The Countermovement Rebound Test
The CMJ Rebound Test is a measure of an athlete’s reactive ability. This is similar to the drop jump; however, instead of dropping from an elevated surface, the athlete is falling from a previous countermovement jump. We typically incorporate this test to assess the fast stretch-shortening which is ideal for any sporting movements that occur in under 250ms. It is also excellent for speeding up the testing process as its effectively two jumps in one.
The Countermovement Rebound (CMRB) Test
1. The Weighing Phase
The weighing phase is the period before the initiation of movement where the plates weigh the athlete. Therefore, it is essential for the athlete to remain as still as possible. The athlete should be standing upright with their hands on their hips. This phase is also referred to as the “Quiet” phase.
2. Unweighting Phase
After the signal to begin the test the athlete will start the countermovement by flexing at the knees and the hips to lower the body towards the ground. The force on the plates is reduced from the initial weighing phase. Therefore we are “unweighting”. This phase begins as soon as the athlete begins the movement; this is why it is crucial that the athlete remains still during the weighing phase.
3. Braking Phase
The braking phase is also known as the “stretching” and/or “eccentric” phase. As the athlete approaches there desired squat depth, they will begin to slow the centre of mass down by reapplying force. This ultimately acts to stop the bodies falling motion before moving into the propulsive phase. In our software, braking is defined as when an athlete’s Centre of Mass velocity is still negative but is ascending toward 0 m/s.
4. Propulsive Phase
After the athlete has stopped moving downwards, the propulsive phase begins. This phase is sometimes referred to as the “concentric” or “push-off” phase. In this phase, the athlete will rapidly extend their hips, knees and ankles to propel the body vertically which results in the Jump. By definition, this phase begins when the Centre of Mass velocity becomes positive and ends as soon as the athlete has left the plate.
5. Flight Phase
The Flight Phase begins once the athlete has fully left the force plate, also known as the instant of take-off. This phase then ends at the instant of touchdown whereby the athlete first re-contacts the plate.
6. Rebound Braking Phase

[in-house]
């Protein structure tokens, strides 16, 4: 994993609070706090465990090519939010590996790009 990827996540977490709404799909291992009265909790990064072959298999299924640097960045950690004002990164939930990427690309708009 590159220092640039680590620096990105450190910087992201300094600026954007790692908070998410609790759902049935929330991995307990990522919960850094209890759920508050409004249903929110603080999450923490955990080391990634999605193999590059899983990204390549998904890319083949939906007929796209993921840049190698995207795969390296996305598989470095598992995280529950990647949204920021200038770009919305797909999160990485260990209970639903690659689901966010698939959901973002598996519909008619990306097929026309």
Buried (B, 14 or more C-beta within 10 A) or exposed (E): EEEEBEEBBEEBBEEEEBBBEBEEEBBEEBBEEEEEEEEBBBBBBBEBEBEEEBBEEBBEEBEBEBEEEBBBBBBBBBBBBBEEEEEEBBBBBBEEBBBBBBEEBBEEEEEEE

This phase begins when the athlete re-connects to the plate from the jump. This phase requires the athlete to absorb the forces of the landing by flexing the hips, knees and ankles; this will slow the centre of mass down before transitioning into the propulsive phase
7. Rebound Propulsive Phase
After the rebound braking phase the athlete will begin to rapidly extend his hips, knees and ankles again to send the centre of mass upwards and into the 2nd jump (rebound jump)
8. Rebound Flight Phase
As before, this phase begins once the athlete has fully left the force plate and ends when they contact the plate again.
9. Rebound Landing Phase
The Landing Phase begins when the athlete re-connects to the plate from the rebound jump. This phase requires the athlete to absorb the forces of the landing by flexing the hips, knees and ankles (not doing this will result in higher landing forces) with the goal of coming to complete stop in the shortest time possible.
The Test Results
Who should do the test?
As a “2 tests in 1” movement, this is ideal for a complete evaluation of lower body power, tendon elasticity and reactivity. Any sport that requires both slow (over 250ms) and fast (under 250ms) movements should use this to help direct which type of movement their athlete needs to improve.
What metrics are recorded?
Over 30 metrics between the initial jump and the rebound jump. Some of the most popular metrics are jump heights, rebound contact time, time to stabilisation, reactive strength index, landing stiffness and peak forces through the phases.
How long does the test take?
5-7 seconds. This includes all phases from weighing through to the rebound landing.
Where do I learn more?
Please call 01344 623 883 for further information.